The “Bit” and the “Coin”: The two huge opportunities hidden inside bitcoin

(originally published on PandoDaily)
Most people think of bitcoin as a mere replacement for fiat money, or what we think of as “cash.” While currency is the best-known application of the bitcoin protocol, there are even more compelling disruption opportunities outside the finance world that we’ve barely even begun to tap into. So, when people ask me about bitcoin, I like to explain that there are two things going on here: the bitcoin protocol (the Bit) and a bitcoin currency (the Coin).

The “Bit” Side of Bitcoin 

Bitcoin’s biggest disruption is the distributed system in which every transaction is shared and available on a public database, known as the blockchain. It sounds complex, but it is not. In essence, the bitcoin protocol simply enables a decentralized database to track ownership of assets. The beauty in this over-simplification is that assets can be anything from physical to virtual.
It’s the simplicity of the concept that creates the most fascinating applications. The bitcoin protocol has both the potential and the promise to disrupt major industries as we now know them. Every industry where a third party exists to track ownership of assets could potentially be disrupted by an application built on the blockchain. Companies such as Ticketmaster (ticketing), Old Republic National Title Insurance Co. (property titles), and even the venerable New York Stock Exchange (stock exchanges), could be entirely disrupted by next-generation counterparties leveraging the blockchain.
How and why would this happen? The bitcoin protocol can allow buyers and sellers to securely buy, sell, and track assets such as tickets, titles, and shares of stock by leveraging the blockchain’s distributed “consensus protocol” that can keep track of ownership. We are starting to see interesting start-ups such as BitHalo and Namecoin that are building applications that will enable asset owners to directly access the blockchain, further eliminating the need for expensive middlemen. Perhaps one of the most exciting developments is IBM’s proposal that it may use the blockchain to build out a distribution platform for the Internet of Things.

The “Coin” Side of Bitcoin 

Today, the most widely used application of the bitcoin protocol is the currency. This makes sense given that money is a pretty logical asset for which people would want to track ownership. If you hear on the news about bitcoin, it almost always has to do with money that is being stored on the blockchain.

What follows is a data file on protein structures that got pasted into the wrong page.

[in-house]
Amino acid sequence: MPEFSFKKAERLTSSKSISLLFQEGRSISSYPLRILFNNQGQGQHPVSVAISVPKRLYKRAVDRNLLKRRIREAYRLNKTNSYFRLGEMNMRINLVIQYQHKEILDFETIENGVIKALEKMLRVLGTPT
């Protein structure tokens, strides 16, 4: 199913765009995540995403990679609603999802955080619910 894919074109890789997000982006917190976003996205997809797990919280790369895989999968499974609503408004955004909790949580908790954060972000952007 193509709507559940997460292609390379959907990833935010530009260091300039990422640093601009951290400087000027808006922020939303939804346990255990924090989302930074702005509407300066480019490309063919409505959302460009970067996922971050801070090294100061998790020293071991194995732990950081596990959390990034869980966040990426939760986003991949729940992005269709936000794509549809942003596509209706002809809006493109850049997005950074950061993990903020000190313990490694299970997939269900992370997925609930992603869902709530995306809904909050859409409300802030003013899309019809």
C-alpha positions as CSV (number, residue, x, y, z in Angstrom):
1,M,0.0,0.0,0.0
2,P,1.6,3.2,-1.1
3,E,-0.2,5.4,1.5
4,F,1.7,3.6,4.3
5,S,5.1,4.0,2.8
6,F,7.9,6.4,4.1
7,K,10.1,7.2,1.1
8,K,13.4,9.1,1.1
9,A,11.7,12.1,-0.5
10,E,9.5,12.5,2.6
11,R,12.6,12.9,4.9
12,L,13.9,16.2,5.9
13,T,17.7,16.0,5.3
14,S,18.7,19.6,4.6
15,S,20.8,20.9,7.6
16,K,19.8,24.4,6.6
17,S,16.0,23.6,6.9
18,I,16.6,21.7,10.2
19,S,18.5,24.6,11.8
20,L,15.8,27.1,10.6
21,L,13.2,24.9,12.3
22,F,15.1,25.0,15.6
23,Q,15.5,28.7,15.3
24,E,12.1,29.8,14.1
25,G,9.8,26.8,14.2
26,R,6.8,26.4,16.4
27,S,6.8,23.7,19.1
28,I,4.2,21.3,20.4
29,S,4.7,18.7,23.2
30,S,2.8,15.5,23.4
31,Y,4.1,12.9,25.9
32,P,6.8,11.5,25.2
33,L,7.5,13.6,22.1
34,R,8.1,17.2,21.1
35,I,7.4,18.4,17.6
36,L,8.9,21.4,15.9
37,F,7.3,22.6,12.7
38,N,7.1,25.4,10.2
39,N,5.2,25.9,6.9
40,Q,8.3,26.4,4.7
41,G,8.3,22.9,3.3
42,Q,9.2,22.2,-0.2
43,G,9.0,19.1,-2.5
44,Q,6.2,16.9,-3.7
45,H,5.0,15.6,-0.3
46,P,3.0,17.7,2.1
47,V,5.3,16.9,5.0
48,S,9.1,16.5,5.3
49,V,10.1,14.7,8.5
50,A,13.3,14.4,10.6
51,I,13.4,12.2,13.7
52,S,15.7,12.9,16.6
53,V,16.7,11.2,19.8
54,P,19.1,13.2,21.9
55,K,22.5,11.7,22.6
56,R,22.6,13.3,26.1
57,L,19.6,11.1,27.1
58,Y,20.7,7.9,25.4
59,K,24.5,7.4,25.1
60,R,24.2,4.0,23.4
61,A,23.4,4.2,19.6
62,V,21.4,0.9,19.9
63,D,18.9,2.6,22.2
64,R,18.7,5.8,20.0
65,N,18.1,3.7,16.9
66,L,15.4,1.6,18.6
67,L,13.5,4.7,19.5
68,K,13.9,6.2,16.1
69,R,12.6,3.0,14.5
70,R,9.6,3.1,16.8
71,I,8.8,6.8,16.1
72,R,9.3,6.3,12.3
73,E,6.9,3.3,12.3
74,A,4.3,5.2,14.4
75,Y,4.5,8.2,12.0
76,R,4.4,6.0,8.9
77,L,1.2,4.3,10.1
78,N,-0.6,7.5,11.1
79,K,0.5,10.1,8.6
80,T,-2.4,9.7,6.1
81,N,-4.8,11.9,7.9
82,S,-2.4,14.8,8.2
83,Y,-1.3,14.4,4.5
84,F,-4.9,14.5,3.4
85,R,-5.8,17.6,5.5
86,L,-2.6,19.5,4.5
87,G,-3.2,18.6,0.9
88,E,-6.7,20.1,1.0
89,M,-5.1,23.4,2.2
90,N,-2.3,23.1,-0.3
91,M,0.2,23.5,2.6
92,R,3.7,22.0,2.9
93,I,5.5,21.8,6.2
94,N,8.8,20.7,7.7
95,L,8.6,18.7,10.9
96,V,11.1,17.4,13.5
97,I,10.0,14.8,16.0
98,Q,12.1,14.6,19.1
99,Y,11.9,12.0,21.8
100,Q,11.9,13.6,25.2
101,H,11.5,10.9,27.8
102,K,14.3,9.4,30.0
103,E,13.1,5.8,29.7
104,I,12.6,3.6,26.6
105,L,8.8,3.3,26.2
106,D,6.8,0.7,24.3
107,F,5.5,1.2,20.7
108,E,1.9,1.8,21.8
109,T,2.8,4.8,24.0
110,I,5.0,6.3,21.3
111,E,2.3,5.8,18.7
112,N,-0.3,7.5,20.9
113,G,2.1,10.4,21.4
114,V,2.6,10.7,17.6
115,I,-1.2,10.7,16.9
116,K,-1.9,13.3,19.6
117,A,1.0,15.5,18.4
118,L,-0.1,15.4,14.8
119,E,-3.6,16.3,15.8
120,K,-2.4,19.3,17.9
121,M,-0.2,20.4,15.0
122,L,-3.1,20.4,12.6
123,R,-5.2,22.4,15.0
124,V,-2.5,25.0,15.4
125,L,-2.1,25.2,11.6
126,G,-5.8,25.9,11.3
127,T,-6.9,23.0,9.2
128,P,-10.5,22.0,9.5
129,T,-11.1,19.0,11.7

Most of the early bitcoin companies are focused on the currency in three categories: (1) building the basic infrastructure that allows people to buy and sell bitcoins on exchanges such as Bitstamp andBitfinex, (2) securely store bitcoins in wallets such as Coinbase and Xapo (Emergence Capital is an investor in Xapo), and (3) transact through merchant services such as Bitpay and Gocoin. It is interesting to see how some of these early category leaders are evolving and adding more services, making the lines between these core categories less clear. Additionally, while bitcoin is the most popular form of virtual currency, there are other alternative currencies (or “alt-coins”) such as Litecoin, Ripple, Dogecoin and others.

Bitcoin’s Untapped Potential

Where are we going from here? As a technology entrepreneur and an investor at Emergence Capital, it’s been fascinating to see the rapid evolution of the ecosystem in just the past few months. And even though bitcoin (the protocol and currency) can be confusing, the ecosystem is starting to mature. Here are some signs that we’re headed in the right direction:
  • More experienced teams of founders: We’re starting to see extremely talented, high-profile teams focused on bitcoin startups. Wences Casares and his team at Xapo, Jeremy Allaire at Circle, and Ben Davenport over at BitGo are some examples of experienced founding teams making big bets on this nascent ecosystem.
  • Second-derivative startups: While the first wave was focused on building basic platform services such as exchanges, wallets, and merchant services, we’re now seeing far more diversity in the ecosystem as startups begin to address the challenges arising from increasing bitcoin adoption. Namely, these are in the areas of security, identify, financial tracking, analytics, and so on.
  • Bitcoin protocol startups: Of these trends, the third and most fascinating one, in my opinion, and the one still in the earliest stage, is the growing number of startups working on problems not even related to bitcoin the currency. Instead, they’re leveraging the value of the protocol itself. Companies that are currently rethinking DNS, ownership of physical assets, ticketing, file storage and, even email systems, are blowing my mind as I think more about a world in which bitcoin the protocol disrupts entire technology ecosystems as we now know them.
Bitcoin is still in its infancy and it’s exciting both to think how far the ecosystem has come and how much opportunity remains ahead. Banking and financial services are ripe for disruption and bitcoin has introduced a number of principals that have the potential to do just that. But, counter to popular perception, many of those who create the most value using bitcoin technology may have nothing to do with financial services. We’re only scratching the surface of what “bit” entrepreneurs will soon create.